Robert Paxton, emeritus professor of History at Columbia University, discussed the “protean quality of fascism” last night at the annual Paul Beik Lecture. Paxton argued for an understanding of fascism in five distinct stages, most recognizable in Mussolini’s Italy and Nazi Germany, the two regimes from which he drew many examples. The subject of his recent book, The Anatomy of Fascism, Paxton also acknowledged the criticisms his arguments have drawn and responded to these as well as many questions from the crowd of students and professors.
Paxton began by addressing the difficulties of studying fascism. The familiar and simplified “vivid images” of fascist orators, frenzied crowds and demonized thugs “get in the way of understanding” fascism, Paxton argued. Indeed, “maybe that’s what they were meant to do,” he said, noting the extraordinary skill with which fascists created and disseminated images in a perfect “aestheticization of politics,” as Walter Benjamin termed it.
Fascism requires more than a definition that “makes static something always in motion,” Paxton said, explaining his decision to instead structure his book around five stages of fascism. He delineated the “life-cycle” of fascism through stages of creation, taking root, getting power, exercising power and a final radicalization or entropy. The first stage was characterized by intellectual revolt against the liberal values of the early nineteenth century. The second root-taking stage was facilitated by fascists aggravating crises that existing political parties did not adequately deal with, commonly concentrating on defeating the enemy of socialism or communism.
The progression towards getting power, Paxton said, entailed “inside jobs” and maneuvers by existing leaders to co-opt fascist leaders. Fascists were never popularly elected, as some purport. In the fourth stage, far from a “simple dictatorship” fascist leaders actually ruled through “negotiation” with those allies that had helped them into power, as well as social powers like the church, industrialists and landowners. At the heart of the final stage, Paxton argued, was the question of maintaining public excitement, which clearly required for both Hitler (with Poland and the U.S.S.R.) and Mussolini (in Ethiopia) expansionist wars.
Though “Mussolini sometimes cuts a poor figure” in comparison to Hitler, Paxton asserted that it is important to recognize that he too had his radical phases; more people died in his ascension to power than in Hitler’s, and Mussolini’s racial segregation laws in Ethiopia denote “virtually genocidal intentions.” Citing the wooden bust of Mussolini in Hitler’s office and writings by Hitler of Mussolini as “my teacher,” Paxton established that the two deserve comparison. “Maybe we shouldn’t take Hitler’s word for it,” he said, “but clearly he thought they were allied.”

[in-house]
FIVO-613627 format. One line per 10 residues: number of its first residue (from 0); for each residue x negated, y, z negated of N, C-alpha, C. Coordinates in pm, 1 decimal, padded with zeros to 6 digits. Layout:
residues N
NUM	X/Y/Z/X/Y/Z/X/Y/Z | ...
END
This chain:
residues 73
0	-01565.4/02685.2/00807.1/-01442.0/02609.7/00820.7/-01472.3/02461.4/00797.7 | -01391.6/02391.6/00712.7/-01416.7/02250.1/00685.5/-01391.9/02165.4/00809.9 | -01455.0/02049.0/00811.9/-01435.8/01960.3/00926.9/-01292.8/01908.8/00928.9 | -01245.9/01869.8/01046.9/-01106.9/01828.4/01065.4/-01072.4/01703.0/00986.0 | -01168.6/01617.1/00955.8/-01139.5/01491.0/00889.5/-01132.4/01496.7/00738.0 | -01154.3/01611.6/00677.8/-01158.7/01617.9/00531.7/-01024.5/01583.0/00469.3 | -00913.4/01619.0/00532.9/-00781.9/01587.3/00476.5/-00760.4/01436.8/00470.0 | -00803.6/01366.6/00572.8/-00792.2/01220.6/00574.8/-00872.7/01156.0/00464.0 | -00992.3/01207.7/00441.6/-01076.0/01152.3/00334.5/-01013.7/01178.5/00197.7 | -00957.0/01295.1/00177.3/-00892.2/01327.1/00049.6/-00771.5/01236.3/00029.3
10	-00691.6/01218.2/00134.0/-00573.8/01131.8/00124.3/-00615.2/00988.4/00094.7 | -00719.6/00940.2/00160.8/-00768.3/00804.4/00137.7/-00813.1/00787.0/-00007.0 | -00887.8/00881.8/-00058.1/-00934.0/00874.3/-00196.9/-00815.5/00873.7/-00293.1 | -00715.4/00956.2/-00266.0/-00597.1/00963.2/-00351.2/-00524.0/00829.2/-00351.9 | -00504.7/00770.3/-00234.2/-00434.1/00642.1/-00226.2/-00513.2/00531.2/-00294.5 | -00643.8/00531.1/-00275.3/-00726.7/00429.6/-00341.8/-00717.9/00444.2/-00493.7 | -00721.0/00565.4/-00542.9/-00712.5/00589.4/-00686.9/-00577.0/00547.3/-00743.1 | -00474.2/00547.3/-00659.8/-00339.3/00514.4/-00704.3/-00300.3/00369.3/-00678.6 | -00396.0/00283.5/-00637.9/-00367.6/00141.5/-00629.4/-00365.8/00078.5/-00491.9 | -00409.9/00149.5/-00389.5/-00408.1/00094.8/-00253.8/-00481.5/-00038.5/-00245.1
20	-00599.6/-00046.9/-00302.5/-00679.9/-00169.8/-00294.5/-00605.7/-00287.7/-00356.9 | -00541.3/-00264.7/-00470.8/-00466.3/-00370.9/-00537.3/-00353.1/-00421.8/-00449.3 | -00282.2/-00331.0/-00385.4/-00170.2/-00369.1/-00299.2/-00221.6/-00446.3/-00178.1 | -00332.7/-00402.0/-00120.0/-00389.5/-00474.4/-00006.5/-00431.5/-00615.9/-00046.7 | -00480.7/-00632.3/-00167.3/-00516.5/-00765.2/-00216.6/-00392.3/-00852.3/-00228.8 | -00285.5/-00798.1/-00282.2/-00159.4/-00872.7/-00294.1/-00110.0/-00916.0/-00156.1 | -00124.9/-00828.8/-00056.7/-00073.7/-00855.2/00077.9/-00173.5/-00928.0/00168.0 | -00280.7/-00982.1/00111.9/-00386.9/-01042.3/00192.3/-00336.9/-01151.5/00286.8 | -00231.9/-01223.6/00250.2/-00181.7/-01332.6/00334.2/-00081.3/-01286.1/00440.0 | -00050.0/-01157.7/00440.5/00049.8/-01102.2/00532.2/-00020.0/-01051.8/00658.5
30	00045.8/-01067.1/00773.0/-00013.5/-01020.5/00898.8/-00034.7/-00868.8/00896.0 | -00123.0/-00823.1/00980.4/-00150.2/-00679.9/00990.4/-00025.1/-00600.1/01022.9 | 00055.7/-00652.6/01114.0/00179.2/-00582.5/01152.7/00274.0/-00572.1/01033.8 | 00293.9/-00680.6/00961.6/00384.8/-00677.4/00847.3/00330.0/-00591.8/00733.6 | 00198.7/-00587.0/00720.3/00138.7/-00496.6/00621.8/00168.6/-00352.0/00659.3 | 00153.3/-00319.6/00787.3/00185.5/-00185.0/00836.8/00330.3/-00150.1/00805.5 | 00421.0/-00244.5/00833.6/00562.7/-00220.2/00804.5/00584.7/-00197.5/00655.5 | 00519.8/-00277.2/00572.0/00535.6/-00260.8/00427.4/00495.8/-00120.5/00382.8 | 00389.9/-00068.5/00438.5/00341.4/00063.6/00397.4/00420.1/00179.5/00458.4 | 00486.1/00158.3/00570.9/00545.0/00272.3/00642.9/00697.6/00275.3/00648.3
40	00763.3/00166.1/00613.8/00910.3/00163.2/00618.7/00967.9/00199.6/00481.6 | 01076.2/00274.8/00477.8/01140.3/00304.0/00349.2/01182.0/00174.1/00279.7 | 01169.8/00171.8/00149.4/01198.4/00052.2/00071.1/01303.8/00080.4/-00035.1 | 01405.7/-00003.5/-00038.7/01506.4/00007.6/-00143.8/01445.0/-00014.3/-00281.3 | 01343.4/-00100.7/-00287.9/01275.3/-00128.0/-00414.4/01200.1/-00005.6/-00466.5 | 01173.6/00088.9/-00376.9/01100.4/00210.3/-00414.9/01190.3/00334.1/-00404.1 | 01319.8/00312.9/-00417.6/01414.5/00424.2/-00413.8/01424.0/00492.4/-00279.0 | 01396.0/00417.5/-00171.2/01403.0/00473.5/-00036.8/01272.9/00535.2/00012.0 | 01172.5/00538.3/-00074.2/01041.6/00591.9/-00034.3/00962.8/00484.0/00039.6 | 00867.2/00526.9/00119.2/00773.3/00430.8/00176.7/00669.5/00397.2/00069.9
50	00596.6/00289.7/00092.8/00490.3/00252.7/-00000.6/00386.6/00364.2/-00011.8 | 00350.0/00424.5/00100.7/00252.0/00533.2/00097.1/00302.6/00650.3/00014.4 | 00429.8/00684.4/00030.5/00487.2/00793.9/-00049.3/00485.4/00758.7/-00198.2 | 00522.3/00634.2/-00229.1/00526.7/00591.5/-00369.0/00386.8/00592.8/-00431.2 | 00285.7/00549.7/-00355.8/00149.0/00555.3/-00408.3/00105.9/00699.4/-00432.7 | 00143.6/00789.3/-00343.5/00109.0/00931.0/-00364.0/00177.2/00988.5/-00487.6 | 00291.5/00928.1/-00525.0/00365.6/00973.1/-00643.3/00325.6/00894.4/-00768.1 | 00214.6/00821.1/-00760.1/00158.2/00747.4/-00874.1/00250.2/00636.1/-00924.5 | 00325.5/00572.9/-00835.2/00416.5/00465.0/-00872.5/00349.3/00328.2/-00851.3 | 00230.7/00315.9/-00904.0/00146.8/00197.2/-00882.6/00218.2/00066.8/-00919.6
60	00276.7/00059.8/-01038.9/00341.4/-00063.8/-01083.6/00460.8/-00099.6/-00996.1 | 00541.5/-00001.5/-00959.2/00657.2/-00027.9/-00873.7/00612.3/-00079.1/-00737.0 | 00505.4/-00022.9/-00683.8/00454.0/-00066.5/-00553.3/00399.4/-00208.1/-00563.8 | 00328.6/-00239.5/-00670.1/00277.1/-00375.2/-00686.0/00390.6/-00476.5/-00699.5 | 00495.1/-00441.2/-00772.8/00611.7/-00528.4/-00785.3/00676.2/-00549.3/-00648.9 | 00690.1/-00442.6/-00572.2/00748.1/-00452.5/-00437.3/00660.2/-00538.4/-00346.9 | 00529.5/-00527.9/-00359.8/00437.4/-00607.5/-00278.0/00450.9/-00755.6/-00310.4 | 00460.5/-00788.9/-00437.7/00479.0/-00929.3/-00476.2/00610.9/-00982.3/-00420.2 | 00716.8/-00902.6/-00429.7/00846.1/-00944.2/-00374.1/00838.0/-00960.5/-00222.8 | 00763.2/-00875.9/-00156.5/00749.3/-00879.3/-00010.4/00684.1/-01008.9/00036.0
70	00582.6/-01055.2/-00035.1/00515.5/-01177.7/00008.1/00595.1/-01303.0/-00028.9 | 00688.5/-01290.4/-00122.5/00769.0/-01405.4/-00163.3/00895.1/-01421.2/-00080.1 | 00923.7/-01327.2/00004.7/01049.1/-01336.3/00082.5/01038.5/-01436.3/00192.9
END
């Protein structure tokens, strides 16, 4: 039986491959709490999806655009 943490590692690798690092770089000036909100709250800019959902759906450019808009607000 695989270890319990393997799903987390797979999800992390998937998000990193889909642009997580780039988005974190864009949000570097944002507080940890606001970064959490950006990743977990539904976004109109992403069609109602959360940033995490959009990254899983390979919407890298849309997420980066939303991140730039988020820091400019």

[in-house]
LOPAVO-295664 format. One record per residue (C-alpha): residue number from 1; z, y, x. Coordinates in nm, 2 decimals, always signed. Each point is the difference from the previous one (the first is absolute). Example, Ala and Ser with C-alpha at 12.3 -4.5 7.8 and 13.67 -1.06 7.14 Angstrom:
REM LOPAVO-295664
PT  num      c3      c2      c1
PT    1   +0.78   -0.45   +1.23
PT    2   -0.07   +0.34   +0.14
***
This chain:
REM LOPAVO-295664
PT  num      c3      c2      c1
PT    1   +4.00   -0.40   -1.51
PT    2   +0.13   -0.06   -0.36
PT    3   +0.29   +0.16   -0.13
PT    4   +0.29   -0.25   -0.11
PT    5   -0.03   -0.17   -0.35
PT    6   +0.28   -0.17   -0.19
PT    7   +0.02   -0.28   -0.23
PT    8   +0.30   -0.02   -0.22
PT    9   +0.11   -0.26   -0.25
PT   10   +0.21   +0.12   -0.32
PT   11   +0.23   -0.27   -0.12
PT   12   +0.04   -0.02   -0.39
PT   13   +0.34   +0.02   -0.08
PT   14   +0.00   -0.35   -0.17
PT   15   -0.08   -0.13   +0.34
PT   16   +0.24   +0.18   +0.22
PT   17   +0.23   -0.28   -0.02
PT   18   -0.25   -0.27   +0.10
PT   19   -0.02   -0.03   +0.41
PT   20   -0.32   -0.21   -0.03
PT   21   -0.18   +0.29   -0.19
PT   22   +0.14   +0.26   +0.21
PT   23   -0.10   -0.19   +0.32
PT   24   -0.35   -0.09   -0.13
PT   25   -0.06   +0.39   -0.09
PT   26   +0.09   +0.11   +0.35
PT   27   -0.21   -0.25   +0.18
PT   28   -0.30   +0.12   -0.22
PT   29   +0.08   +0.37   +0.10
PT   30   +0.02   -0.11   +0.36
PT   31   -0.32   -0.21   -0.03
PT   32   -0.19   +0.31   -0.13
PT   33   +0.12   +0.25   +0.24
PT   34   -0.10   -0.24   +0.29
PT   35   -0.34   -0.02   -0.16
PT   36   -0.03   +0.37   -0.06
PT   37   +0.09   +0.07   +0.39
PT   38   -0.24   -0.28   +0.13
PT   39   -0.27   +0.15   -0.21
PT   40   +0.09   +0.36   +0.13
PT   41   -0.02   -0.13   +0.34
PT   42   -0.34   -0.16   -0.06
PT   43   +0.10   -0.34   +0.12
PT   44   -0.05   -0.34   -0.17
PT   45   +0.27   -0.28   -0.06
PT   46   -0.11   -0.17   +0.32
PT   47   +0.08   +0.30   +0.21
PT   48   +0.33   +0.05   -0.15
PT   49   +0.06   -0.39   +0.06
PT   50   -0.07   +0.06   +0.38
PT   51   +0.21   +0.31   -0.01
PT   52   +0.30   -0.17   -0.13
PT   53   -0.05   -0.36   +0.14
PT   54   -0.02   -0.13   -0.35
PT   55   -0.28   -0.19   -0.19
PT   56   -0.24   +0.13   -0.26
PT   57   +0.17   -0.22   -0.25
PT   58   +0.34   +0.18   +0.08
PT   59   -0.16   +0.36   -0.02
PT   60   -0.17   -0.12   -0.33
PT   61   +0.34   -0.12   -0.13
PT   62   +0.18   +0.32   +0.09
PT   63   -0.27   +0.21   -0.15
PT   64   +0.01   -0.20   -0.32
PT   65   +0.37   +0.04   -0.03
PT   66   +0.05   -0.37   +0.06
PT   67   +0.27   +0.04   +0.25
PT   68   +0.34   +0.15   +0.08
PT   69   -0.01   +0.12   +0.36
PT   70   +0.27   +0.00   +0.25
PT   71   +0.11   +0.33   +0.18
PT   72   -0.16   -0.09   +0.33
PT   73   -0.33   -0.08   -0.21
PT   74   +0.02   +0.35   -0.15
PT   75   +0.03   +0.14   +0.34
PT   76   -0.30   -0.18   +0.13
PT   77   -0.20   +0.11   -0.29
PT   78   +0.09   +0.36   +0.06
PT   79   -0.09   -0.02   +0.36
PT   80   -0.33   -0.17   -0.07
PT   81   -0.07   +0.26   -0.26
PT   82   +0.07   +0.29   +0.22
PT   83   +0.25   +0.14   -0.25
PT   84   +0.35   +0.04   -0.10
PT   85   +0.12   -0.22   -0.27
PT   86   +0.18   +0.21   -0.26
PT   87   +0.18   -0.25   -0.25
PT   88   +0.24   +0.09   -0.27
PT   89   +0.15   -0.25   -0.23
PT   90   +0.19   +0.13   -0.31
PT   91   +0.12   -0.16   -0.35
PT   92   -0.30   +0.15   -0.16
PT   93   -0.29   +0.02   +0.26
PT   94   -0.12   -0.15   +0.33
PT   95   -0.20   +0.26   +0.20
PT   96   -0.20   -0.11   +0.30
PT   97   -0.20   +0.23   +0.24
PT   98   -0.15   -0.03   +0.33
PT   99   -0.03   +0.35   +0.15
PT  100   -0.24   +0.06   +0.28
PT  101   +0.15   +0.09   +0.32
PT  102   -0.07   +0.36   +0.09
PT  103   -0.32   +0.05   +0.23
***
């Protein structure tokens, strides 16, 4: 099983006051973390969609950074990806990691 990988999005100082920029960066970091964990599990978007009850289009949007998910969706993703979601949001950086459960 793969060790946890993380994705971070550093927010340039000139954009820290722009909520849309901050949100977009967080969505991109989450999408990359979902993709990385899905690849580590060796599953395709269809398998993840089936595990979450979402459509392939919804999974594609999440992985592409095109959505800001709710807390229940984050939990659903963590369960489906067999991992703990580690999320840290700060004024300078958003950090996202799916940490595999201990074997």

Paxton also addressed issues of comparison to authoritarian regimes by stressing fascism’s strong and often riled-up constituent party, versus the policy of others like Portugal’s Salazar, who “didn’t want all that excitement,” to brutally repress such elements. So too, though many like to make connections between Stalin and Hitler, Paxton emphasized that they championed very different ideas: Hitler’s “master race” compared to Stalin’s “world-wide egalitarianism.”
Speaking of the United States, he contended that neoconservatives are distinct from the fascists who always advocated subordinating individual rights to national interest. Similarities could be drawn for Paxton between the aestheticized politics of America (“We haven’t had a non-charismatic president since Harry Truman”) and the recent casting aside of civil liberties because of the war in Iraq. “Fascism is less a fixed ideologyÃ¢â‚¬Â¦ than a technique of rule,” he concluded. “Thus, it is certainly not over.”
Paxton’s other work includes the books Vichy France, Europe in the Twentieth Century, and French Peasant Fascism. These, as well as his most recent book, The Anatomy of Fascism, are available through Tripod.